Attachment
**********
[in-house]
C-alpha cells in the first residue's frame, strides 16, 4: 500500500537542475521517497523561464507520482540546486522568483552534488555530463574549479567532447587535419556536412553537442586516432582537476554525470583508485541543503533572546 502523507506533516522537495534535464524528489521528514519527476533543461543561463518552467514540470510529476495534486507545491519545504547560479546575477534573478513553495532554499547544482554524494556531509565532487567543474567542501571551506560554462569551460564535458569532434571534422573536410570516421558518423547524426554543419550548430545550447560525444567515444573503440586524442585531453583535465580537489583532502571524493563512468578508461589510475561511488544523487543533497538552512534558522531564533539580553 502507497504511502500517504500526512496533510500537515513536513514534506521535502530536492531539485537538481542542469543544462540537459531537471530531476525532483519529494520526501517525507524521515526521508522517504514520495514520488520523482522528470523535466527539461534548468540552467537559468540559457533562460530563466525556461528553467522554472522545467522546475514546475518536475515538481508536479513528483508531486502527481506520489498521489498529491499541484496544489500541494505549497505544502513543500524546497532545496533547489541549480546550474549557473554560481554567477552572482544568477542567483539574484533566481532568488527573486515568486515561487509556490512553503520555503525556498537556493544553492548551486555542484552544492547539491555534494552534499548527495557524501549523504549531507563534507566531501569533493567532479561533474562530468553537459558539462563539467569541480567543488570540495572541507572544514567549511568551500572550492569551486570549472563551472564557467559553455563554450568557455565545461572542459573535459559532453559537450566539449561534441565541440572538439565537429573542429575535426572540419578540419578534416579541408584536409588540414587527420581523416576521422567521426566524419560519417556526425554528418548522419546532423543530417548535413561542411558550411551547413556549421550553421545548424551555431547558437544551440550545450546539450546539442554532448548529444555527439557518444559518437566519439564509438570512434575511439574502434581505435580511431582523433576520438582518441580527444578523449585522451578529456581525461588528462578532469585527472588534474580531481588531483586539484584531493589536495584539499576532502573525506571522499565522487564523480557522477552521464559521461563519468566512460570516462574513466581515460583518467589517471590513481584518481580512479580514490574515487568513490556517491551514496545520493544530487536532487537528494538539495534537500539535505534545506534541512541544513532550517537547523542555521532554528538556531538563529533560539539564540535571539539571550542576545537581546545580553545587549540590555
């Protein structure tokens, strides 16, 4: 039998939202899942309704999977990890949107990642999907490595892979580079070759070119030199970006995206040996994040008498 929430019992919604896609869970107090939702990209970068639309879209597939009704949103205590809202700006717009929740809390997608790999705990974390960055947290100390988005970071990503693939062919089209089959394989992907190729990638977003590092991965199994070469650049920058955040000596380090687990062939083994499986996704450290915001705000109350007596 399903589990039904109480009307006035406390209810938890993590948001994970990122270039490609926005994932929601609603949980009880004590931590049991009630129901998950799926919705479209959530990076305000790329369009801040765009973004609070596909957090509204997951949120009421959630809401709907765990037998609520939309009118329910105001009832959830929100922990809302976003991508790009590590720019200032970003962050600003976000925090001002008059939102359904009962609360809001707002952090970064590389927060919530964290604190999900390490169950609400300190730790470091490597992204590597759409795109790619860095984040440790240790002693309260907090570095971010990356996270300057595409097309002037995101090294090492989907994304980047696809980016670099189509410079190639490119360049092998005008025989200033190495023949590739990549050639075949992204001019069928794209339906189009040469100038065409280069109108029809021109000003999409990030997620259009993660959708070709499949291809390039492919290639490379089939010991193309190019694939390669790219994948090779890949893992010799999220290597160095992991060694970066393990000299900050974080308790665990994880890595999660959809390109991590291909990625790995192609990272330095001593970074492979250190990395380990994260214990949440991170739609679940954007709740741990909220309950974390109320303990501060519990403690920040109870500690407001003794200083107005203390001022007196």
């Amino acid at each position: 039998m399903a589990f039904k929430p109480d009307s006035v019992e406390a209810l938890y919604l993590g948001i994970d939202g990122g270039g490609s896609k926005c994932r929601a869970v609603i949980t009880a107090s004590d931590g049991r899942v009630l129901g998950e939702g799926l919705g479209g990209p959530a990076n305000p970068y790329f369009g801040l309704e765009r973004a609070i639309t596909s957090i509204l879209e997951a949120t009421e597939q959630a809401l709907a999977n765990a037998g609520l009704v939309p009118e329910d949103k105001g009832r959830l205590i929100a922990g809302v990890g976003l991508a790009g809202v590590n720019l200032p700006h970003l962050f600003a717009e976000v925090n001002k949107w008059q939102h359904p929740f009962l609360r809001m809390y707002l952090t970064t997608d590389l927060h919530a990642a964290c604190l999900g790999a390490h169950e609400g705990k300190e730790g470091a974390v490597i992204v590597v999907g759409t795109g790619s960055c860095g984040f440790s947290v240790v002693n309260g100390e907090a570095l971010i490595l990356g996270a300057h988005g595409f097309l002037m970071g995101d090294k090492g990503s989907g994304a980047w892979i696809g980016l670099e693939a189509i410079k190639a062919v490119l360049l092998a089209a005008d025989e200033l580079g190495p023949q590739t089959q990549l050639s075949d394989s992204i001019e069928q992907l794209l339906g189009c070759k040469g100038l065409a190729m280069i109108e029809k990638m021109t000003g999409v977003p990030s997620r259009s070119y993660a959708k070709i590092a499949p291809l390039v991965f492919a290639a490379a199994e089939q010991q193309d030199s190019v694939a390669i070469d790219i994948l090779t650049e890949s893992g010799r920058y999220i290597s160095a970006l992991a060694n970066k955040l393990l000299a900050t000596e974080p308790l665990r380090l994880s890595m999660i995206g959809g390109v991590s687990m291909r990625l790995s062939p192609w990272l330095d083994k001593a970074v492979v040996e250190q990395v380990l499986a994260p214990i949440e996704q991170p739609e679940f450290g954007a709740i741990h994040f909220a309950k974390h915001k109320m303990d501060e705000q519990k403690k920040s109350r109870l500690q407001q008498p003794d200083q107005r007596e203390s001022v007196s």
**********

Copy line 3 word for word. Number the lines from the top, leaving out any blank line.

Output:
């Protein structure tokens, strides 16, 4: 039998939202899942309704999977990890949107990642999907490595892979580079070759070119030199970006995206040996994040008498 929430019992919604896609869970107090939702990209970068639309879209597939009704949103205590809202700006717009929740809390997608790999705990974390960055947290100390988005970071990503693939062919089209089959394989992907190729990638977003590092991965199994070469650049920058955040000596380090687990062939083994499986996704450290915001705000109350007596 399903589990039904109480009307006035406390209810938890993590948001994970990122270039490609926005994932929601609603949980009880004590931590049991009630129901998950799926919705479209959530990076305000790329369009801040765009973004609070596909957090509204997951949120009421959630809401709907765990037998609520939309009118329910105001009832959830929100922990809302976003991508790009590590720019200032970003962050600003976000925090001002008059939102359904009962609360809001707002952090970064590389927060919530964290604190999900390490169950609400300190730790470091490597992204590597759409795109790619860095984040440790240790002693309260907090570095971010990356996270300057595409097309002037995101090294090492989907994304980047696809980016670099189509410079190639490119360049092998005008025989200033190495023949590739990549050639075949992204001019069928794209339906189009040469100038065409280069109108029809021109000003999409990030997620259009993660959708070709499949291809390039492919290639490379089939010991193309190019694939390669790219994948090779890949893992010799999220290597160095992991060694970066393990000299900050974080308790665990994880890595999660959809390109991590291909990625790995192609990272330095001593970074492979250190990395380990994260214990949440991170739609679940954007709740741990909220309950974390109320303990501060519990403690920040109870500690407001003794200083107005203390001022007196």